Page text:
DETROIT – Well-executed auto interiors are just the ticket for entry in today’s competitive sales market, as more consumers than ever demand customized cabins to make a vehicle feel uniquely theirs.

And it’s not just Baby Boomers that are driving this trend. It also is the so-called Echo Boomers generation, those car buyers just coming into driving age, that are demanding unique rides, says a panel of experts at the 2007 Ward’s Auto Interiors Show here.

However, the two demographics are seeking entirely different things, says Erich Merkle, director-forecasting, at IRN Inc.

“As (Baby) Boomers age, re-configurable interiors and comfort are more important,” he says. “With Echoes, think color for personalization – pinks, icy greens and blues and even flames. I see all of these coming in cars. It runs the gamut; nothing is prohibited.”

Recognizing the needs of car buyers is important for the success of auto makers today, Merkle says, although the more lucrative customer, by far, is the Baby Boomer.

“Luxury is one of the fastest-growing segments, because (Baby Boomers) are at their peak income and spending years,” he says. “The next decade, we’re going to see small cars back in vogue because that’s what Echo Boomers can afford. How do you make money on minicars?

“You have to make money off the (Baby) Boomers. Auto makers have to realize the auto industry is market driven, not manufacturer driven,” he adds.

One of the best opportunities for auto makers and suppliers to customize vehicle interiors at a low cost is through the use of lights, panel experts agree. Many auto makers, such as Ford Motor Co. with its Mustang, already are using lighting to personalize the passenger cabin.

This trend is apparent in many concept cars, as well, including the Mazda Ryuga shown at this year’s North American International Auto Show in Detroit.

“(The) Ryuga (uses) lighting materials to provide a clean canvas to the individual who has the vehicle,” says Teresa Spafford, color and trim lead designer, Mazda North American Operations. “When you turn (the lights) on, the character of the person comes out.”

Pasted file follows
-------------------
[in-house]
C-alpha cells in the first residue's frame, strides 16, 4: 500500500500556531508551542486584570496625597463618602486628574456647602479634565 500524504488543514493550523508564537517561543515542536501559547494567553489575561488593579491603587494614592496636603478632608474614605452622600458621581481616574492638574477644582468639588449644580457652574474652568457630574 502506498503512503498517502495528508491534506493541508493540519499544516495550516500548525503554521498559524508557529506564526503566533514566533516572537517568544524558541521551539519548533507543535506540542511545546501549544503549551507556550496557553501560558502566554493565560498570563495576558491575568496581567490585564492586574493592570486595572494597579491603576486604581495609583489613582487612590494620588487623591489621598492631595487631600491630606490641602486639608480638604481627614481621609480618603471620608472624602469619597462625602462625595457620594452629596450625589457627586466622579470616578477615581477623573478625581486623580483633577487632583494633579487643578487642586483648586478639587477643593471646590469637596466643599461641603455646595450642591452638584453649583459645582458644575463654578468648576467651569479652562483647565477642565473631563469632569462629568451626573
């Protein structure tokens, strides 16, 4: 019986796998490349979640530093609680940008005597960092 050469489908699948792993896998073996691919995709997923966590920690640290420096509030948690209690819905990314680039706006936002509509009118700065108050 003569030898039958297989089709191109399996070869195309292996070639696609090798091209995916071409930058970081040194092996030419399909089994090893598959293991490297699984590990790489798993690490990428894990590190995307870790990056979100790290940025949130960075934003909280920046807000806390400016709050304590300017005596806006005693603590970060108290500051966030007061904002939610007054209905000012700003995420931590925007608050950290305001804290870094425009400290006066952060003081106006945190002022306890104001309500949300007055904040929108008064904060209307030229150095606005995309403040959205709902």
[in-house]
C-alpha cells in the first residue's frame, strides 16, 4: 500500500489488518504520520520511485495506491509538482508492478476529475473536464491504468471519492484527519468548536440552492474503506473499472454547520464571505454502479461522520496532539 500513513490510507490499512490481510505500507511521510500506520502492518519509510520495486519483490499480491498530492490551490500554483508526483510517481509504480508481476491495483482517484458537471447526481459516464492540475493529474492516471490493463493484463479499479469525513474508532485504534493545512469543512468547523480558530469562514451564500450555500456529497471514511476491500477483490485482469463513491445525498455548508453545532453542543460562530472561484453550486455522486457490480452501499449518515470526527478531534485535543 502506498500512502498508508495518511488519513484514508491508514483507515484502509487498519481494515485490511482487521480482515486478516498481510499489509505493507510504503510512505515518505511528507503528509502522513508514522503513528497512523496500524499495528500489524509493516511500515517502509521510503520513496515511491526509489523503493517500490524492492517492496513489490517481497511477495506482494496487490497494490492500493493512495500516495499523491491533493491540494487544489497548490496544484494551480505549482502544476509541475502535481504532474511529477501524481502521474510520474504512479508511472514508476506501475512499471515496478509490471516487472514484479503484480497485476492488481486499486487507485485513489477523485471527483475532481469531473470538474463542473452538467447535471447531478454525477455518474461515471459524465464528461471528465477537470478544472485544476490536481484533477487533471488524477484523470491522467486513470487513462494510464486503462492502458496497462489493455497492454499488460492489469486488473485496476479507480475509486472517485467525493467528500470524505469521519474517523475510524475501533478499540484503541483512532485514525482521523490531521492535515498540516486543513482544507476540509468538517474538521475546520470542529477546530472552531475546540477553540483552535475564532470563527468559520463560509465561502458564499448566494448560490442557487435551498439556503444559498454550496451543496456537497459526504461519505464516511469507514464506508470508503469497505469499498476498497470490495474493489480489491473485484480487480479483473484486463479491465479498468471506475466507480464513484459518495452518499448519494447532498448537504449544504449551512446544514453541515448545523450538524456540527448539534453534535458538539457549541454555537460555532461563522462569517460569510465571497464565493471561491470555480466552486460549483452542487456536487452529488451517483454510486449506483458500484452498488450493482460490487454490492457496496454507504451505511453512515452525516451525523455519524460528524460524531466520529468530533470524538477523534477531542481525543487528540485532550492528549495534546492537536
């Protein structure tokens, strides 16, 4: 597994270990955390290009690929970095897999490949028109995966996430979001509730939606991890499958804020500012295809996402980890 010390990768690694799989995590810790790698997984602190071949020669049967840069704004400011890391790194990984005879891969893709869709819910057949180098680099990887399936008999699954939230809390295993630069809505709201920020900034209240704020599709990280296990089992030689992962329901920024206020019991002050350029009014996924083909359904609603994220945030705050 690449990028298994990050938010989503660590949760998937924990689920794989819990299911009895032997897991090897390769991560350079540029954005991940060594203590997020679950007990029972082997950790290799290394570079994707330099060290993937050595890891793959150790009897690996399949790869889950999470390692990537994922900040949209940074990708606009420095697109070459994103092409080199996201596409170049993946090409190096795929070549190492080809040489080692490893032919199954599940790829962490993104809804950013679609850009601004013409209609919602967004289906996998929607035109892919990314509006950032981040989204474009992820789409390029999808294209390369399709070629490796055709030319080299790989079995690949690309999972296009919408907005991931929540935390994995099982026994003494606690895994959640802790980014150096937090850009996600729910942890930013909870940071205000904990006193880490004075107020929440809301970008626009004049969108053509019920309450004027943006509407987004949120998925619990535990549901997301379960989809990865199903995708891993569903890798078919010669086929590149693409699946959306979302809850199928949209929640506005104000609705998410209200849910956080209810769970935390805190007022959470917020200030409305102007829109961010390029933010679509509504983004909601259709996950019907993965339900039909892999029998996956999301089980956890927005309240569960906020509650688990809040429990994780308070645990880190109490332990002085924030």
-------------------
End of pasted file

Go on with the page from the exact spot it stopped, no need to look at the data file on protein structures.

Two other Mazda concepts – the Kabura and Nagare – explore other mediums. The Kabura features four seats with no two alike, ignoring the rules of symmetry designers generally follow. The Nagare places the driver front and center, with “everyone else left behind,” Spafford says.

Although the Mazda concepts have been well received by show goers, it will take more than rave reviews to make such concepts a reality.

“There are a lot of really good designs in show cars, and they’re not making it into production,” Spafford says, citing a disconnect between designers and executives who make the business decisions.

“My hope is in the future we’ll be more collaborative,” she adds.

Toyota Motor Corp. is a forerunner in personalized interiors with its youth-oriented Scion brand, which offers a plethora of options and accessories at dealerships.

Alan Schneider, project chief designer at Calty Design Research Inc., a subsidiary of Toyota, points to the Scion Fuse concept as an indication of the direction the auto maker is going in terms of personalized interiors.

The Fuse was designed to combine a sporty coupe with the lifestyle of its owner, he says. For example, it provides a selectable meter display with which the driver can choose from three different gauge configurations.

The concept also features an icon-controlled instrument panel, providing intuitive control much like Apple’s iPod MP3 player. Additionally, there are selectable interior and exterior lights, along with interchangeable interior elements such as a removable console box cooler.

“(The) Fuse was designed to represent the next step,” Schneider says. “Concepts with multi-modes are taking us in new directions.”

One concept that continues to garner media attention is the Chevrolet Volt, also shown at this year’s Detroit auto show. While the Volt likely is known best for its revolutionary E-Flex electric drive propulsion system, its interior features a number of ways to individualize the passenger compartment.

“We wanted (the Volt) to be less of an appliance and create more of an emotional connection (with consumers),” says Therese Tant, Volt lead designer for General Motors Corp. “We wanted seamless connectivity, with a simple interface and maximum flexibility.”

The Volt incorporates adaptable lighting and ultra-violet light -projected displays that are projected over the vehicle’s instrumentation. The re-configurable displays relay information on the status of the intricate E-Flex system and can provide a driver with his e-mail status, traffic patterns and personal reminders.